Eventually, S.P. was terminated, which she alleged was the result of sex discrimination and retaliation.

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employee rightsIf you’ve been the victim of sex discrimination at work, you have certain rights and certain options for seeking damages to compensate you for the harm you suffered. Sometimes, though, achieving success can involve more than just accumulating evidence, presenting a case and obtaining a verdict in your favor. You may have to defend that outcome in additional battles like a defense request for a judgment as a matter of law, or an appeal. To make sure you are ready to handle whatever direction your case takes, secure strong representation from a skilled New Jersey discrimination attorney.

The federal case of a female police officer from near Newark was an example of just how many hurdles you may have clear to obtain, and then keep, your discrimination judgment. M.C. was an employee of the department for many years. The department granted health benefits to retired employees who had 25 years of service. When M.C. retired, the department determined that she had only 24 years and five months of service time. The department demanded that she work seven more months or else face not getting her health benefits.

M.C. sued for sex discrimination. In a case of sex discrimination, one way that the allegedly victimized employee can show that illegal discrimination took place is by proving that the employer treated a similarly situated employee outside her protected class in a more favorable manner than she was treated. M.C. had proof that a male employee had, like M.C., been denied originally benefits on the basis that he had just slightly less than 25 years of time on the job. Allegedly, high ranking employees stepped in, the male employee was given credit for time spent with other employers, and the adjusted calculation gave him more than 25 years’ time.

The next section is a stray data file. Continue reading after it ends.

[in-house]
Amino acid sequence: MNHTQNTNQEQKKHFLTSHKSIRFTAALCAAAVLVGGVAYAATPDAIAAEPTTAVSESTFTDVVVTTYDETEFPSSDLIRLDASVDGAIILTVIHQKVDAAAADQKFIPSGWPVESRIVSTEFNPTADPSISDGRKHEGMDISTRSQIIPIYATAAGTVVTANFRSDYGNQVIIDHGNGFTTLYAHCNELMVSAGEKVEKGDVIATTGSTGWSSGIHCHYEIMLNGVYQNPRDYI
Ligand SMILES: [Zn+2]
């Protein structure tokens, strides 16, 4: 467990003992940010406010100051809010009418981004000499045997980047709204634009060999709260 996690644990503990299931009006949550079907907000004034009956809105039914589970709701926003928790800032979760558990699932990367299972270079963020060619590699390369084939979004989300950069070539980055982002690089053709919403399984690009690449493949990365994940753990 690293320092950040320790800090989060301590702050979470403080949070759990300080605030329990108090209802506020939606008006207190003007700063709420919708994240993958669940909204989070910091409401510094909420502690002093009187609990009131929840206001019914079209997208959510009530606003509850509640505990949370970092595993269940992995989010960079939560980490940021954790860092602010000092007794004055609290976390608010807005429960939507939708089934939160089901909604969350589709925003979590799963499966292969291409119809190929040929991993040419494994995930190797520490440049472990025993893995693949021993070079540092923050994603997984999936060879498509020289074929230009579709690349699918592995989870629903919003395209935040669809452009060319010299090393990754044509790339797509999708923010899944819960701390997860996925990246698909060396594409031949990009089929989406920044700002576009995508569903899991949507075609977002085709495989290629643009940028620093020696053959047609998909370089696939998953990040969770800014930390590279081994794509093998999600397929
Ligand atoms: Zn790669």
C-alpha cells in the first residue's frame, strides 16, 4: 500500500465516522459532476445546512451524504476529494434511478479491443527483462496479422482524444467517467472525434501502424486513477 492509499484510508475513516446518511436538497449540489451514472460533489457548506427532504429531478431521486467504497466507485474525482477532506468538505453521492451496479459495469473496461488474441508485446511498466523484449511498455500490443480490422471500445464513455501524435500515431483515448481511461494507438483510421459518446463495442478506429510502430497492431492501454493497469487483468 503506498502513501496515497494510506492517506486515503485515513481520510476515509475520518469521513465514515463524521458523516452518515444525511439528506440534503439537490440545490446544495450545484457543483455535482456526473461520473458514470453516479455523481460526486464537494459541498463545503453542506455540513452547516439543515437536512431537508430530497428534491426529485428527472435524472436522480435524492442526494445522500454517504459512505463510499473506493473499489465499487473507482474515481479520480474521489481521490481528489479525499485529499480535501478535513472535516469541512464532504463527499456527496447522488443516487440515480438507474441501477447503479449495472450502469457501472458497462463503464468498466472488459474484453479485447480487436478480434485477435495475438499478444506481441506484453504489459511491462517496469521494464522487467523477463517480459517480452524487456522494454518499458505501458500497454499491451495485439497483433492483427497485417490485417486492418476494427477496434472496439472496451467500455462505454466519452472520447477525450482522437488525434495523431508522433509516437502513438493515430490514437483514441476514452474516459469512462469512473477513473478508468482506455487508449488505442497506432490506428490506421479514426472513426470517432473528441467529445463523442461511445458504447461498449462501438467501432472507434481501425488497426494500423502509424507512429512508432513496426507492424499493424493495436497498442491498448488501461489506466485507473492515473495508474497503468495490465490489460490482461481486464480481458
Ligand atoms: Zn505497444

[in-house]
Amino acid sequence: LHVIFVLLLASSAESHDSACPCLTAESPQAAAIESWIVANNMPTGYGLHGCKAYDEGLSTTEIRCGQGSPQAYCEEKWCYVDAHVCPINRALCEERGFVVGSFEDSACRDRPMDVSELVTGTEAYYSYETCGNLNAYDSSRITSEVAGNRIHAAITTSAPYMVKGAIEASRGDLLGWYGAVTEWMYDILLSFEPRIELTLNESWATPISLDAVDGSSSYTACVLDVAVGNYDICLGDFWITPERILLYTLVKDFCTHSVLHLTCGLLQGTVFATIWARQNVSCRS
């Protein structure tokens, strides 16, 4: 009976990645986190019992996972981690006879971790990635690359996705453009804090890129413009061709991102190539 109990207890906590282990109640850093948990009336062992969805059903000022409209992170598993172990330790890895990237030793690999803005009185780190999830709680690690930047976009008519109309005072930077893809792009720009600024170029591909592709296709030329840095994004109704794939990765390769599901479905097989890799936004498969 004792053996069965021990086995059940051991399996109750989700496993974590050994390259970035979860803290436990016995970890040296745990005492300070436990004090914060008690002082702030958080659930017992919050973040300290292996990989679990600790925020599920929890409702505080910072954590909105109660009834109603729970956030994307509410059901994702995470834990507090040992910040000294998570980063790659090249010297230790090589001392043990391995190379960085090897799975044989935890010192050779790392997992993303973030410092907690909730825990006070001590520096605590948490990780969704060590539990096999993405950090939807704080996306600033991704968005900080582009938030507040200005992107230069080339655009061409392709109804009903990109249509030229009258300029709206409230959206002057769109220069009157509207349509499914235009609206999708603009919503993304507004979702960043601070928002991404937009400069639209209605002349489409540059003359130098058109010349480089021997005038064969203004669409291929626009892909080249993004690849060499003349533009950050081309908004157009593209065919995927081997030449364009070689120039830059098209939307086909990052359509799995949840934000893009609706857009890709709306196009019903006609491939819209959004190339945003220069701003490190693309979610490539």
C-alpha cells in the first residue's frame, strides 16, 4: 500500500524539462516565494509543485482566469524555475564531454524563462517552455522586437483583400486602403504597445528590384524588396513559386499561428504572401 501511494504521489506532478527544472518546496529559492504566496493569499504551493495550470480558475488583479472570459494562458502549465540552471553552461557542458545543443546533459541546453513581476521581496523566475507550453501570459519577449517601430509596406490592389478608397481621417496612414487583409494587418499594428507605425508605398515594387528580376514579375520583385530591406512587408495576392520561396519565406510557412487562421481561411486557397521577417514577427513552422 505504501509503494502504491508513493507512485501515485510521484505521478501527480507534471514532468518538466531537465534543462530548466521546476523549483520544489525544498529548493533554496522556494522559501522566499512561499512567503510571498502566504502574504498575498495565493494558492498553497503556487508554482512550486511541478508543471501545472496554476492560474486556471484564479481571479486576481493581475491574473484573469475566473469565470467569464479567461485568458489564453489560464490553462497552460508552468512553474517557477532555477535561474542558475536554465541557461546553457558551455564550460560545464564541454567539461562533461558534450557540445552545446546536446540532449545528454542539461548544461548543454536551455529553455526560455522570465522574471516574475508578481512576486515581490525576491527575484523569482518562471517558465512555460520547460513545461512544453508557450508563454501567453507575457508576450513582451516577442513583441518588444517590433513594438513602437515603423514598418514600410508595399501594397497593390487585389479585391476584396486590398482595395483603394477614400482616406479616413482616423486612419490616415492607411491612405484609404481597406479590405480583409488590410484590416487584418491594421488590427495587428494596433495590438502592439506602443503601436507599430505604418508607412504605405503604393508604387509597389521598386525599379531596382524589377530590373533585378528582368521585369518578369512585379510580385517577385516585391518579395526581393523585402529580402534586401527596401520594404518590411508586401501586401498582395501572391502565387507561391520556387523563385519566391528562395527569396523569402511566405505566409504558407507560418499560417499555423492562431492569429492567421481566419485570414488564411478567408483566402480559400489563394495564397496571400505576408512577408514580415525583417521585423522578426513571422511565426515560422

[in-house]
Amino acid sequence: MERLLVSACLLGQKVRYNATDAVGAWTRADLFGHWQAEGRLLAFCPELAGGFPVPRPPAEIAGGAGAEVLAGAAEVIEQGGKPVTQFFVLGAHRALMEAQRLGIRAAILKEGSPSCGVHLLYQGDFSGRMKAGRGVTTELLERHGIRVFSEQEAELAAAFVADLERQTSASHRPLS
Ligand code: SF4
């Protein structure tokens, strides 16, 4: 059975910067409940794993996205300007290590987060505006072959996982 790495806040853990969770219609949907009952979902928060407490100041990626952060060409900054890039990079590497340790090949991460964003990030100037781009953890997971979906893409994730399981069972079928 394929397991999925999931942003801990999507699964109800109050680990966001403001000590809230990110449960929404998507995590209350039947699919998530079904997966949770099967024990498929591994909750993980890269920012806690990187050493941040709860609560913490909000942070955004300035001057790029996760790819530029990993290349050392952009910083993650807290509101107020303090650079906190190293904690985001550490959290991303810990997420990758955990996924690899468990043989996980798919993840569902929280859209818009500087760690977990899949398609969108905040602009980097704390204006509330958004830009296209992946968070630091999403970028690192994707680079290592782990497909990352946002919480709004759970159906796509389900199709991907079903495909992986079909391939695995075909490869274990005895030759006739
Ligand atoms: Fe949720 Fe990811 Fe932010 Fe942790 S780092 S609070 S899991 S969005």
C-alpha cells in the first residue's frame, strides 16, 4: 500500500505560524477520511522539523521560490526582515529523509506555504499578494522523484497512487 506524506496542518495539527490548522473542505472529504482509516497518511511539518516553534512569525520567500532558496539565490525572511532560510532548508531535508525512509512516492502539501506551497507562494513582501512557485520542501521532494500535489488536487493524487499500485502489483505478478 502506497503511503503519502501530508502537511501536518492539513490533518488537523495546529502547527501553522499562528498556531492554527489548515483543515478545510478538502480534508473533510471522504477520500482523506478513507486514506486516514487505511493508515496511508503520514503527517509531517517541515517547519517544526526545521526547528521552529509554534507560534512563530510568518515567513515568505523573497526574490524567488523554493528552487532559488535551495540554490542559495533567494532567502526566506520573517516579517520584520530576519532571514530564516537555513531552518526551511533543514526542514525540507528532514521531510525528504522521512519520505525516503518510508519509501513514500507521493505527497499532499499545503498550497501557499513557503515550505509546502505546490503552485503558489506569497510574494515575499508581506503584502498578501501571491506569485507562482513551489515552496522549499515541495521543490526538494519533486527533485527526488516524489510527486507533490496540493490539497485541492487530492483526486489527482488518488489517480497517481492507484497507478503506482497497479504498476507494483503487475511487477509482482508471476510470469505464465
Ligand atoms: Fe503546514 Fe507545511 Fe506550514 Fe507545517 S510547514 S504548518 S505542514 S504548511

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Legal News GavelNew Jersey law gives religious employers very broad latitude in the employment decisions they make. That broad latitude is required by the Free Exercise Clause of the First Amendment of the U.S. Constitution. Based on those protections, you might think if you’ve been fired from a job at a religious place of employment that you have no recourse, right? Not necessarily. There are many circumstances where a religious employer may still run afoul of anti-discrimination laws and that violation may still entitle the discriminated employee to receive compensation. A knowledgeable New Jersey discrimination attorney can advise you on how best to pursue your case against a religious employer.

One recent example of this scenario was the Appellate Division ruling in the case of V.C., a teacher at a North Jersey Catholic school. The case, which received coverage from nj.com, involved a lay teacher who instructed toddlers. In January 2014, the teacher informed her principal that she was pregnant. At the time, the teacher was engaged but not yet married. Two weeks after the principal learned about the teacher’s pregnancy, the school fired the teacher.

V.C. sued for sex discrimination, but the trial court ruled against her and threw out her case.